Long, Stephen Harriman. Financial Records, 1852-1862 | Illinois History and Lincoln Collections
Stephen Harriman Long (1784-1864), born in Hopkinton, N.H., was a U.S. army explorer and topographical engineer. From 1816 to 1823, Long led a number of scientific expeditions to the western frontier, exploring the Arkansas, Fox, Illinois, Minnesota, Mississippi, Missouri, Ohio, Red, and Wisconsin Rivers, as well as the Rocky Mountains. (Long's Peak, in Rocky Mountain National Park, was named in his honor.) During the next forty years, he carried out engineering projects both in the Bureau of Topographical Engineers and in the private sector. He worked as a consultant to the Baltimore and Ohio Railroad and other railroads, published books on bridge building and railroad engineering, and supervised the construction of marine hospitals. In the 1830s he patented several inventions relating to steam locomotives.
In 1843, a reorganization of the Topographical Engineers placed Long at Louisville, KY as Superintendent of Improvements of the Western Rivers. Thereafter he directed a series of projects to survey and map those rivers and to construct and deploy on them snagboats and dredges for the removal of sandbars and other obstructions (snags, roots, logs, stumps, impending trees, rocks, wrecked vessels). Long and his men worked on the Arkansas, Mississippi, Missouri, Ohio, Red, and Rock Rivers, and gave particular attention to the falls of the Ohio at Louisville and to the harbor at Dubuque and the Des Moines rapids at Keokuk on the Mississippi. Their efforts made it less hazardous for steamboats to ply the nation's western waters.
In 1858, Long moved his headquarters to Alton, IL, where his brothers lived. At the outbreak of the Civil War, Long was promoted to Colonel, and in November 1861, he became bureau chief of the Topographical Engineers. He served in that capacity until March 1863, when the Corps of Topographical Engineers merged with the Corps of Engineers. Later that year, Long retired to Alton, and died the next year at age 79.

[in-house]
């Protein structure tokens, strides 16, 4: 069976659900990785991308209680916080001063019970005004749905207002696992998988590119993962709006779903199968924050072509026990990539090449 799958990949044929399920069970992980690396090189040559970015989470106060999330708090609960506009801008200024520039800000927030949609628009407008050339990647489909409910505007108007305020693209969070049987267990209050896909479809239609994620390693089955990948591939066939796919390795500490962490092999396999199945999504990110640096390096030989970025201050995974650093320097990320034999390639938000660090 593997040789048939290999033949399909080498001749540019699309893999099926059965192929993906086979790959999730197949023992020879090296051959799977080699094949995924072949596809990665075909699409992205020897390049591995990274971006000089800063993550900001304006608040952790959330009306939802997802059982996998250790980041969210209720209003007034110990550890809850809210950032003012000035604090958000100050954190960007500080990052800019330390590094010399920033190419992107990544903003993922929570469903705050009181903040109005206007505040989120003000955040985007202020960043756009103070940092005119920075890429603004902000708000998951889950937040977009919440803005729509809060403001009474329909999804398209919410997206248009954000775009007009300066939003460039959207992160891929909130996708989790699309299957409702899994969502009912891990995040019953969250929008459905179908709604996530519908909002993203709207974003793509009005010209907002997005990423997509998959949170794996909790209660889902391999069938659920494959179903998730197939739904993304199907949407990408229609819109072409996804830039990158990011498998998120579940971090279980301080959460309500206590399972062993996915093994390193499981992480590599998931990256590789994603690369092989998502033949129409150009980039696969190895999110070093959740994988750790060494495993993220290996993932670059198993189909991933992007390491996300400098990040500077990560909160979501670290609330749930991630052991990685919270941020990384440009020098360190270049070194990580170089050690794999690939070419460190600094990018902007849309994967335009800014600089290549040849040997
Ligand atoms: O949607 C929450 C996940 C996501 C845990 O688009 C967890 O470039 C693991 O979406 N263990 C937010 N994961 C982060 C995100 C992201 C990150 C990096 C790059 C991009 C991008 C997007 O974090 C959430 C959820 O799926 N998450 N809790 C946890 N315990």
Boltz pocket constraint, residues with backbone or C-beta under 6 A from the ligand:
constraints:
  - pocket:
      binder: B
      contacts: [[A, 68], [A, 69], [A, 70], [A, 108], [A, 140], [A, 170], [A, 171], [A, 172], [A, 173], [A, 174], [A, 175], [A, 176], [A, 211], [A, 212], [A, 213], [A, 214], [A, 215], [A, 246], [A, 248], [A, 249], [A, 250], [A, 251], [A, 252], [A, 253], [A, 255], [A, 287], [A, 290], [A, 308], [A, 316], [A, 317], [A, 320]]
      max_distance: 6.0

This collection consists of Long's retained copies of papers, dating from 1852, relating to his projects as superintendent of the western rivers. Many records are in Long's hand, and some are in the handwriting or include the signatures of other men involved in the transactions, among them J. J. (John James) Abert, long-time bureau chief of the Topographical Engineers. These records document in detail who was employed in Long's projects, the types of services and tools that their work required, and its cost.
Box 1 of the collection contains miscellaneous papers, among which is a folder relating to the conclusion of Long's quarrel with then-Secretary of War Jefferson Davis. Removed from his post as superintendent of the western rivers in October 1853, and replaced by Capt. Joseph E. Johnston, Long was reinstated in March 1855.
The remainder of Box 1 and all of Boxes 2 and 3 contain vouchers. Oversize materials are in Boxes 4 and 5, which include additional vouchers, accounts current, and pay rolls, and also papers relating to property owned by Long in Louisville. Box 6 contains the sleeves which contained each packet of these records. The notations on these sleeves refer to particular projects and are used verbatim in the inventory. All of the materials were folded and clustered in quarterly packets. When the papers were separated from the sleeves and flattened for filing, each document was annotated by its date. Thus, for example, the items in the packet of vouchers for the 4th Quarter of 1852 are denoted "524Q."
The collection was donated to the Library in 2010 by a direct descendent of Col. Long's, Kristin Mann, of Emory University. It adds substantially to Richard G. Wood's Stephen Harriman Long, 1784-1864 (1966), and to other accounts of Long's career after his famous expeditions.